Last Updated on July 24, 2021 by cmoarz
It can be a real bummer waiting 4+ weeks for a new aquarium to break into a new cycle. It’s long and tedious work and that whole time you can’t really add any fish without the risk of killing them from ammonia spikes.
So we all get excited when we first learn about API quick start, nutrafin cycle, Nitromax marine, and other bottled bacterias that promise to speed up the cycling process.
But how much is too much?
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The answer is, API quick start overdose just doesn’t happen. None of the quick-start bottled bacteria brands will cause an overdose in your new tank no matter how much you use. The same can be said for dechlorinator and stress coat chemicals.
Hopefully, that put’s your mind at ease when it comes to using these products. They’re perfectly safe and effective.
Common misconceptions and myths I often hear people say
- “The amount of quick start I use will determine how quickly my new aquarium cycles”
- “API Quick Start Overdose Is Possible “
- “If the bottled bacteria makes it into my tank, then there’ll be an overdose and everything will die”
The truth is, none of these are true. Only good things will happen when you’re adding extra beneficial bacteria to a new tank.
But I added an entire bottle and it’s still not working?
You have to remember how these bacterias work. They eat ammonia and convert it to nitrites and in turn, convert the nitrites into nitrates. But without a source of ammonia in the tank, there is nothing to kick start the cycle no matter how much bacteria you use.
When doing a fishless cycle, you will need to add some sort of bioload to the tank to boot up the process. Liquid ammonia can often be used or place in fish food in the empty tank to let it break down.
If you aren’t doing a fishless cycle, be sure that you are using a hearty fish so that it can survive any random water chemistry changes that the cycle will bring.
Some strong hardy fish include:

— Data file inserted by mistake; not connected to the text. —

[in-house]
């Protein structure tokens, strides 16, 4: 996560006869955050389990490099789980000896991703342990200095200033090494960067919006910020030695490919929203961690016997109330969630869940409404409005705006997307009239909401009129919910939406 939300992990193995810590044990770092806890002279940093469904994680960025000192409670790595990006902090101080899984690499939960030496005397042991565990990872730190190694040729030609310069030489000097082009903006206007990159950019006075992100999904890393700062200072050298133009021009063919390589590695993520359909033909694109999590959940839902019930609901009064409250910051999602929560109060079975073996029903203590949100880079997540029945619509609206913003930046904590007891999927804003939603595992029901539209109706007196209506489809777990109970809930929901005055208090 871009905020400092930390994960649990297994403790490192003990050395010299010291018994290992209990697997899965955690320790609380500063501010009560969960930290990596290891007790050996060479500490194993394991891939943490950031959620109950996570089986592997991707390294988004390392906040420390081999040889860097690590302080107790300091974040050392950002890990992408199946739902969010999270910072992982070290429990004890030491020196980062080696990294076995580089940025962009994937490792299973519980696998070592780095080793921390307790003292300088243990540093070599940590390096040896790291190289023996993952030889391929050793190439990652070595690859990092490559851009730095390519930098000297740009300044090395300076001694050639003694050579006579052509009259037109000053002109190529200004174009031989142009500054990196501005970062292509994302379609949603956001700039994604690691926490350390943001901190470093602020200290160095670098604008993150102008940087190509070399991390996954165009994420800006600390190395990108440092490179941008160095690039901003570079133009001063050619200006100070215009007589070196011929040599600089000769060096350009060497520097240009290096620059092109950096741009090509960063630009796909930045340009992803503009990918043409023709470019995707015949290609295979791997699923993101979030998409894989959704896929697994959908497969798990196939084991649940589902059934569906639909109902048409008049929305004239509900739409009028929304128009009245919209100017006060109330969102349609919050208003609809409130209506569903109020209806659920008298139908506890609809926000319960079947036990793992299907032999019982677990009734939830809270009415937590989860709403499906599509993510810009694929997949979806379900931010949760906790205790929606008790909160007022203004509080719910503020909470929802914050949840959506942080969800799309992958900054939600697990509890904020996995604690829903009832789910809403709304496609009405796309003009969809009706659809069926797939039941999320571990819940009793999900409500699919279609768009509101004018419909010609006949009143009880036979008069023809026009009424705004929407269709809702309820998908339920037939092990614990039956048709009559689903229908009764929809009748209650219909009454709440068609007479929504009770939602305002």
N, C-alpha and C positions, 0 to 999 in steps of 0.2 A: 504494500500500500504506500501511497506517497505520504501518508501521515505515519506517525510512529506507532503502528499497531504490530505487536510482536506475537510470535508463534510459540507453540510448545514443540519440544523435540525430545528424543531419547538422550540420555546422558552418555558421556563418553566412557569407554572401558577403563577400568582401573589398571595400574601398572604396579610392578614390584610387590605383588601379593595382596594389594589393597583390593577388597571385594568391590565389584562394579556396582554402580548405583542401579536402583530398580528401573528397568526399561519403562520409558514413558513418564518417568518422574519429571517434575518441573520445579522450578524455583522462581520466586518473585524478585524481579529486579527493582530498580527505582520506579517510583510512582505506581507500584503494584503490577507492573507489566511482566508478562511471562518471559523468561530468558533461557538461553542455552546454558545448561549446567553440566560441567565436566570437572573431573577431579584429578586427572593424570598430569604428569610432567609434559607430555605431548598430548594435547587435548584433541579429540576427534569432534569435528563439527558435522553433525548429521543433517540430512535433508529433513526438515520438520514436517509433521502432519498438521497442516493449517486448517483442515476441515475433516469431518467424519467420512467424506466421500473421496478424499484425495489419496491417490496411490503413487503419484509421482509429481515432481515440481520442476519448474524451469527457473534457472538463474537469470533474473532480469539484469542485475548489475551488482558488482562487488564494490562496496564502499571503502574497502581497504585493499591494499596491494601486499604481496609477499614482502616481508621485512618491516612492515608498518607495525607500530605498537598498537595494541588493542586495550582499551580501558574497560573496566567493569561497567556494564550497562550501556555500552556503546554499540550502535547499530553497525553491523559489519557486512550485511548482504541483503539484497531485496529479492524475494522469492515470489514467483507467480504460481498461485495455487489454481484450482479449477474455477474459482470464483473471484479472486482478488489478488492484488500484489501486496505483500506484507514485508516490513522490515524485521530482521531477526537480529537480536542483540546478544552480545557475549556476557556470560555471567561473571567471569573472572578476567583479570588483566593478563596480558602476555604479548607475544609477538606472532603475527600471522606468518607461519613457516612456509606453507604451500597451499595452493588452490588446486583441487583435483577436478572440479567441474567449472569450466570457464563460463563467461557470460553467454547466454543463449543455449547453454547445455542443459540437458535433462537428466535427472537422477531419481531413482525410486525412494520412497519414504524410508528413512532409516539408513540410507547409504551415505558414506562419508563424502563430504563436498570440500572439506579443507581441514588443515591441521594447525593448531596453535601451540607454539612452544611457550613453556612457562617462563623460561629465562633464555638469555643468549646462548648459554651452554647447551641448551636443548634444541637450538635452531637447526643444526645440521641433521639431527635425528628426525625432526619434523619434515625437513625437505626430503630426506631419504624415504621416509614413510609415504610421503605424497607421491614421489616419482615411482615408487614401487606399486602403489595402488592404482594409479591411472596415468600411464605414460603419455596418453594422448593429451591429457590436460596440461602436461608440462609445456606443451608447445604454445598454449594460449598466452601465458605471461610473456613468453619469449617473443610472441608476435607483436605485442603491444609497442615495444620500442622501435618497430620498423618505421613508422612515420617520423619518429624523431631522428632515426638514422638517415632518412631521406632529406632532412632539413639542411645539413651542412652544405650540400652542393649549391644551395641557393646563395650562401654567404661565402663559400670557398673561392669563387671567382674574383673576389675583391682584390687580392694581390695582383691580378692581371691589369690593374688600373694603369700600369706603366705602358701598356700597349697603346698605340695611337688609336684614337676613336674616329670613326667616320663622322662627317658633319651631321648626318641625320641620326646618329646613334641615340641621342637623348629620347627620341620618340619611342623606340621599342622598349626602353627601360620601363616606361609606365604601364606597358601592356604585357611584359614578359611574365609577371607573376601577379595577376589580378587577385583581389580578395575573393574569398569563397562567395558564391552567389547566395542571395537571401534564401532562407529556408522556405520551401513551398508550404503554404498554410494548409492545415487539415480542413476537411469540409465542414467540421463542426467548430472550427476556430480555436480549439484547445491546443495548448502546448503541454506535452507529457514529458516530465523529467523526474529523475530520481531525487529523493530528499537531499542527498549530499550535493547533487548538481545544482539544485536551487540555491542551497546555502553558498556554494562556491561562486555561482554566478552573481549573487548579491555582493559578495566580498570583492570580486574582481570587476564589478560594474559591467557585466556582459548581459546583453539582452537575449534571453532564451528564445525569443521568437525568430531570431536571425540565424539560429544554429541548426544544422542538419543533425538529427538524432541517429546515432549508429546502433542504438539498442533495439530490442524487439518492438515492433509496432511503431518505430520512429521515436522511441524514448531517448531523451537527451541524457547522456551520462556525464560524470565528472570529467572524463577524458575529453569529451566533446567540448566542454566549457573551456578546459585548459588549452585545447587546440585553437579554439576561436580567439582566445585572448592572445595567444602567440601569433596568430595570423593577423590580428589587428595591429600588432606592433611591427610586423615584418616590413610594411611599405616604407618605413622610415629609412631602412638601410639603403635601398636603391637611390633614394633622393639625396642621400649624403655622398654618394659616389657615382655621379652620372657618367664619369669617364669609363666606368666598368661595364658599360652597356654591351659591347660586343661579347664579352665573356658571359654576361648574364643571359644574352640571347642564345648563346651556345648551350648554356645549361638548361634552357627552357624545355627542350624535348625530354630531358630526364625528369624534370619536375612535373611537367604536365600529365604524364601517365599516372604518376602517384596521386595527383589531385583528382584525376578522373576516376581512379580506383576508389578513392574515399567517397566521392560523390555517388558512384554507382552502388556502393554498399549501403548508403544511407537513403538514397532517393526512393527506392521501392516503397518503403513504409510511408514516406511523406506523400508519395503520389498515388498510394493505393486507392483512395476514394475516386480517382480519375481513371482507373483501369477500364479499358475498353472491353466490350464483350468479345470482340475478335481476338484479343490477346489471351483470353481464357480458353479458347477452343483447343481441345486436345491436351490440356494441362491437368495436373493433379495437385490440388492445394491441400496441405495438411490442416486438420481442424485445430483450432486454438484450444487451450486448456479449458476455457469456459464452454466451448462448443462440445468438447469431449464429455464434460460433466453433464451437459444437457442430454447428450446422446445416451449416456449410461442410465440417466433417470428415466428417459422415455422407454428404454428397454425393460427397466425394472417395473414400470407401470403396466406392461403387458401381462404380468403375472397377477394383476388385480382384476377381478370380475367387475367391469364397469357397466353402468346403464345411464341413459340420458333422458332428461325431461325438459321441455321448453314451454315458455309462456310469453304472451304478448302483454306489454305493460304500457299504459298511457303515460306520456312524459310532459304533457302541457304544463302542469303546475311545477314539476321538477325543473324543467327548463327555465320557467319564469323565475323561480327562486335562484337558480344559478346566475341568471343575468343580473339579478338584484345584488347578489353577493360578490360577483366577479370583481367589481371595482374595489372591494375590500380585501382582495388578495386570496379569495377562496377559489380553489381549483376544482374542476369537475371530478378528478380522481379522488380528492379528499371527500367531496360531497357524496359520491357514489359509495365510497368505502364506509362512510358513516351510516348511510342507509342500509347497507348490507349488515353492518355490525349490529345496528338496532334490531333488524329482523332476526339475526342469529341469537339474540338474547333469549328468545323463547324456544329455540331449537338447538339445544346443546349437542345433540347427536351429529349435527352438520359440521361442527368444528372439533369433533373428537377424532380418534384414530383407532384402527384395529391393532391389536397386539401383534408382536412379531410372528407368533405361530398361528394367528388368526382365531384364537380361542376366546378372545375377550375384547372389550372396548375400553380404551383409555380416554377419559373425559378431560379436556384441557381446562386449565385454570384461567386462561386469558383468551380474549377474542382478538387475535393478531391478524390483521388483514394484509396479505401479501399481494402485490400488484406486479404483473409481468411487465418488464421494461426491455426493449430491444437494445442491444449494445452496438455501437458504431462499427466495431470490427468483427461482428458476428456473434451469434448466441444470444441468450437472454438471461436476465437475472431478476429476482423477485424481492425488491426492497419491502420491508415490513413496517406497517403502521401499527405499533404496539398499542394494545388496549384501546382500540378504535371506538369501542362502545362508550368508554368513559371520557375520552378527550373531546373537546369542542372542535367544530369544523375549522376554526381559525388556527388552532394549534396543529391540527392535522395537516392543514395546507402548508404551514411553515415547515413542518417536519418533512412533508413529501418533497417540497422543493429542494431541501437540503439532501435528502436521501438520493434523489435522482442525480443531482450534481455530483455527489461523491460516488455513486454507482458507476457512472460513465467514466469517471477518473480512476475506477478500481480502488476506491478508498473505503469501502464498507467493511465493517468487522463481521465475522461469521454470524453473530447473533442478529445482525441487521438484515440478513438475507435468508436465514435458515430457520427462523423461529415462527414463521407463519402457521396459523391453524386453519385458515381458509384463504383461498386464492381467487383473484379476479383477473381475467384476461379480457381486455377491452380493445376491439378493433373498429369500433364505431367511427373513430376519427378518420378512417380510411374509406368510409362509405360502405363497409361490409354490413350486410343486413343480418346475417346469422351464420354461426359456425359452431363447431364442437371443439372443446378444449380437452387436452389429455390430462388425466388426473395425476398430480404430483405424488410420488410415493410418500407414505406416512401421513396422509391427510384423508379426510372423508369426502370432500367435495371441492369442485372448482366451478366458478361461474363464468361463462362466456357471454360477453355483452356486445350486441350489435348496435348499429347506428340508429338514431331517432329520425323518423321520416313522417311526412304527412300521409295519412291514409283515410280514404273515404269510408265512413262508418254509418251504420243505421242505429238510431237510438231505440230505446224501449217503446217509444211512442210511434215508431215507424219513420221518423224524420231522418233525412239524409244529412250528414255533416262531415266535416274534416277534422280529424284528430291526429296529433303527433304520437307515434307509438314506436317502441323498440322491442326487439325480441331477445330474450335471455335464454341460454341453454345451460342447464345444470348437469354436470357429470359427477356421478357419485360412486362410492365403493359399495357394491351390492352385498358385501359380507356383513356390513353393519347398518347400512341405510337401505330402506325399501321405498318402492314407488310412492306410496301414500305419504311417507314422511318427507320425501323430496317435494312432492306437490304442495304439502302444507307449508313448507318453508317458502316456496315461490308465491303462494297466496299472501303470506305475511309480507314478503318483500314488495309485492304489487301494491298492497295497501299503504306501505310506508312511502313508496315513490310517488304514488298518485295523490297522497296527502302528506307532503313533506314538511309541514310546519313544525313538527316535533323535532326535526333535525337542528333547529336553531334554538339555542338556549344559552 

- Minnows (danios)
- Nonfancy guppies
- Labyrinth fish
You will also find people use goldfish as tank fodder, Although fairly hardy, I don’t recommend them nearly as much. Assuming they survive, you now have a goldfish that’s going to grow into a giant, and unless you are prepared for that, goldfish are always a bad idea.
What about a water conditioner and stress coat chemicals?
You definitely can’t overdose your aquarium on these either.
Dechlorinator for example should be used every time you do a water change, preferably before that water ever enters the tank so the nitrifying bacteria that live in the filter aren’t killed on contact with unconditioned water.
Many of us like to use a double dose when adding new fish. This helps the stress coat elements that are normally present in tap water but couldn’t make it into your tank before the water enters by giving them an extra kick start.
So why do my fish die after I use it?
It’s most likely completely coincidental. Having fish in a cycling tank is always risky. When starting a new tank, Ammonia and nitrite levels will often go through the roof in the first 2 weeks. You may even smell how powerful the ammonia is if you standing close to your tank.
The bacteria is doing its job, but the spike needs to happen for the bacteria to multiply. The more bottled bacteria you use the faster this spike will go away.
But that doesn’t mean it won’t be there at all, And any ammonia or nitrite spike can kill fish if concentrated enough and the species of fish is not hard and hearty.
Fyi, Snails are a really good choice for cycling tanks. They are super sturdy and have a huge bioload. When the water gets too bad and they close themselves up, it’s time to start doing water changes every day.
- Don’t worry, water changes won’t slow down the cycling process very much.
A quick-start overdose is not possible, even if you use an entire bottle of bacteria there will be no harmful effects on your aquarium. Fishless cycling with live food or liquid ammonia, and hearty fish will always help accelerate that process. Do note that dechlorinator should be used every time you do a water change so as not to kill off any nitrifying bacteria needed to cycle your tank for you.
Owner of AquariumGravel.com and also owner of actual Aquarium Gravel believe it or not! ;). Setting up beautiful aquarium sceneries and habitats since I was very young. Enjoy!
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